Keck, F., Bouchez, A., Franc, A. & Rimet, F. (2016) Linking phylogenetic similarity and pollution sensitivity to develop ecological assessment methods: a test with river diatoms (microalgae). Journal of Applied Ecology.
Stephens, P.A., Pettorelli, N., Barlow, J., Whittingham, M.J. & Cadotte, M.W. (2015) Management by proxy? The use of indices in applied ecology. Journal of Applied Ecology, 52, 1-6.
Wunsam, S., Cattaneo, A. & Bourassa, N. (2002) Comparing diatom species, genera and size in biomonitoring: a case study from streams in the Laurentians (Quebec, Canada). Freshwater Biology, 47, 325-340.

Monday, November 2, 2015

The Toronto Salmon Run

Guest Post by Sara Bowman, currently enrolled in the Professional Masters of Environmental Science program at the University of Toronto-Scarborough

The Toronto Salmon Run

Toronto has been called a lot of things, but I think my favourite is “A City Within a Park”. Between High Park, the Rouge, and countless other parks based around our river systems, there are so many opportunities for people to connect with nature and forget they live in a city that is 2.6 million people strong. Despite my frequent excursions into the parks of Toronto, I still will often see something new that spurs a whole whack of questions and excitement about the area I call home.

Case in point: the salmon run! Cycling to work on October 13th I was lucky enough to witness my very first salmon run along the Don River, between Sheppard and Finch. You couldn’t help but notice the nearly 2 foot long fish struggling northward against the current, especially when a few individuals would have a violent encounter followed by swimming speedily away. I whipped out my cell phone and took as many videos and pictures as I could without being late to work. All throughout my shift questions started cycling through my head. Where in the river do the fish spawn? How many types of salmon are in Lake Ontario? Where did they come from? How are they faring from a conservation perspective? In no particular order, here are some answers I found to these questions!

Photo Credit: Tony Bock, The Toronto Star
First of all – I think my salmons were Chinook, which is the largest of the Pacific Salmons[1]. Chinook Salmon were intentionally introduced to Lake Ontario some time in the 1960s (Coho Salmon, another Pacific Salmon species, was introduced at around the same time), mainly for sport fishing, and as a bio-control for non-native fishes[1]. Their introduction was also important for essentially replacing the native Atlantic Salmon and Lake Trout, which were the top predators[1]. Atlantic Salmon were extirpated from Lake Ontario in the late 1800s due to fishing pressures, and today programs like Bring Back The Salmon are undertaking re-introduction efforts, and also habitat restoration and public outreach so that extirpation doesn’t just happen again[2].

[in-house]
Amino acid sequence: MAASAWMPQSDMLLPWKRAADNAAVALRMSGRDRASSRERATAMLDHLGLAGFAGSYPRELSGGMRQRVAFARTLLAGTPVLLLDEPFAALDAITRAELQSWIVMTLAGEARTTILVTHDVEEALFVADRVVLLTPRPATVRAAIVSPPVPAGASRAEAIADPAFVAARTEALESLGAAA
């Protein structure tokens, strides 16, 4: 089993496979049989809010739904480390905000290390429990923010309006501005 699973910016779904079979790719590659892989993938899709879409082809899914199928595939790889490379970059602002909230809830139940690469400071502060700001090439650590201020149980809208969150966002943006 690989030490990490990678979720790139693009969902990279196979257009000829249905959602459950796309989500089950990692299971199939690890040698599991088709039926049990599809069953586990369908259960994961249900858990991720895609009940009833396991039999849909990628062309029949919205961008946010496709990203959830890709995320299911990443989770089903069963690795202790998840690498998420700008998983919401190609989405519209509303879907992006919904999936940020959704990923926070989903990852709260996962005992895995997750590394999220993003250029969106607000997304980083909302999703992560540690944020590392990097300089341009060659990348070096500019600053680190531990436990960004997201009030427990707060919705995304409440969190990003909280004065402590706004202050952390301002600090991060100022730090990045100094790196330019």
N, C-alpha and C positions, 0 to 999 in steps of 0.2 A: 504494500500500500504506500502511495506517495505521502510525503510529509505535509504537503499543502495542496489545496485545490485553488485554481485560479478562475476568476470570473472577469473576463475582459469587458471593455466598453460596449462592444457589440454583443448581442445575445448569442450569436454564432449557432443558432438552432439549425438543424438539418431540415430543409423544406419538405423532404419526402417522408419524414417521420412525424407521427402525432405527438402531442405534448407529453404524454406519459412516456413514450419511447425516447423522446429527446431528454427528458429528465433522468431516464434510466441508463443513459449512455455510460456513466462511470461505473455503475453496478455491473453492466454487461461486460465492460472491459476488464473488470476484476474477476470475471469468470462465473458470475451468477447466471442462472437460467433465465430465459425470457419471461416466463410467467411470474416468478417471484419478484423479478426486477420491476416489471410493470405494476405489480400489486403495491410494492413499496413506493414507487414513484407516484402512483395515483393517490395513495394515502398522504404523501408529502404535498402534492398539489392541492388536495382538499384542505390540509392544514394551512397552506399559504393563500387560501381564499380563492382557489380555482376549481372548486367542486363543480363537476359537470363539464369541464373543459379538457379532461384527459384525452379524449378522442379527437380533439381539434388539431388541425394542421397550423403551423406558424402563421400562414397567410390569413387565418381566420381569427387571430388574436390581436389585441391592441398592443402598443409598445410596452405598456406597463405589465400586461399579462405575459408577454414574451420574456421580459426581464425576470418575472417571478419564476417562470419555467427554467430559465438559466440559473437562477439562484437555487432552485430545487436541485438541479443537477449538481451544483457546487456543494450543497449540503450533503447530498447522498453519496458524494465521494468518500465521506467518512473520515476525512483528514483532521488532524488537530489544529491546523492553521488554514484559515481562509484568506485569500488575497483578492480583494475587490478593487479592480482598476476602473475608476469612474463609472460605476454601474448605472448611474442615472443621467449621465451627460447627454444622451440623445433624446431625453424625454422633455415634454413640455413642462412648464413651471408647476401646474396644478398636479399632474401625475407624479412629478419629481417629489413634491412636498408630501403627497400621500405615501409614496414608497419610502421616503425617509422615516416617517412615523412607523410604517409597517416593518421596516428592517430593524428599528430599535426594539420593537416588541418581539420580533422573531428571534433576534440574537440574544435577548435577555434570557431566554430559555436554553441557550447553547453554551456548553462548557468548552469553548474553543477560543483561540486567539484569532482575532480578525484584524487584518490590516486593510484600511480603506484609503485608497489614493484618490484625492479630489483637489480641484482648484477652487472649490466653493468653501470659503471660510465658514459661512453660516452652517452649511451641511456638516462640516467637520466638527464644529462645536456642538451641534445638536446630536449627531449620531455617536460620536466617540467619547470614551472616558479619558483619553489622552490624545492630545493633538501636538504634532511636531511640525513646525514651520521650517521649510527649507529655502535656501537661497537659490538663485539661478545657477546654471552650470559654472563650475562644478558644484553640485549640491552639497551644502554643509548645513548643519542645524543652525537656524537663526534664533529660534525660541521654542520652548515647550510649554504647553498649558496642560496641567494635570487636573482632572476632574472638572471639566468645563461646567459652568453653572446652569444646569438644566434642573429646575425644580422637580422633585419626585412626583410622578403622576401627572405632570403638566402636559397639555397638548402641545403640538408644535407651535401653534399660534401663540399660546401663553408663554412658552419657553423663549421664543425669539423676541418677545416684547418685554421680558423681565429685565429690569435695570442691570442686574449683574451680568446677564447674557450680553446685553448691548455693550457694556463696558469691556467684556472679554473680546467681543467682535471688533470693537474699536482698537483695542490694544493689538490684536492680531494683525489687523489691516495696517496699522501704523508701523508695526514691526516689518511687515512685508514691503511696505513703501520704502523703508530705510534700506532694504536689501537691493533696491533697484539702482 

Although thousands of individuals of Chinook are stocked in Lake Ontario every year, it is believed that natural reproduction occurs, and that they are well on their way to becoming naturalized[1]. In an ocean system, Chinook Salmon migrates up streams (the ones where they were born) from the Pacific Ocean to mate and lay eggs (spawn). Once they have spawned, they die, unlike the Atlantic Salmon which makes the trip back down to the Ocean after spawning[3]. The adult female will choose a site to make her “redd” (essentially a nest for the fish eggs) based on the water velocity and depth, and on the composition of the substrate, which should be gravel[3]. At first I was confused about how the fish managed to get so large in just a year, but it turns out that once they hatch after 3-5 months, they can spend up to 2 years in the streams where they undergo certain changes to prepare them for salt-water life[3]. Once they are back in the Pacific, they will stay there to feed and grow for up to six years[3]!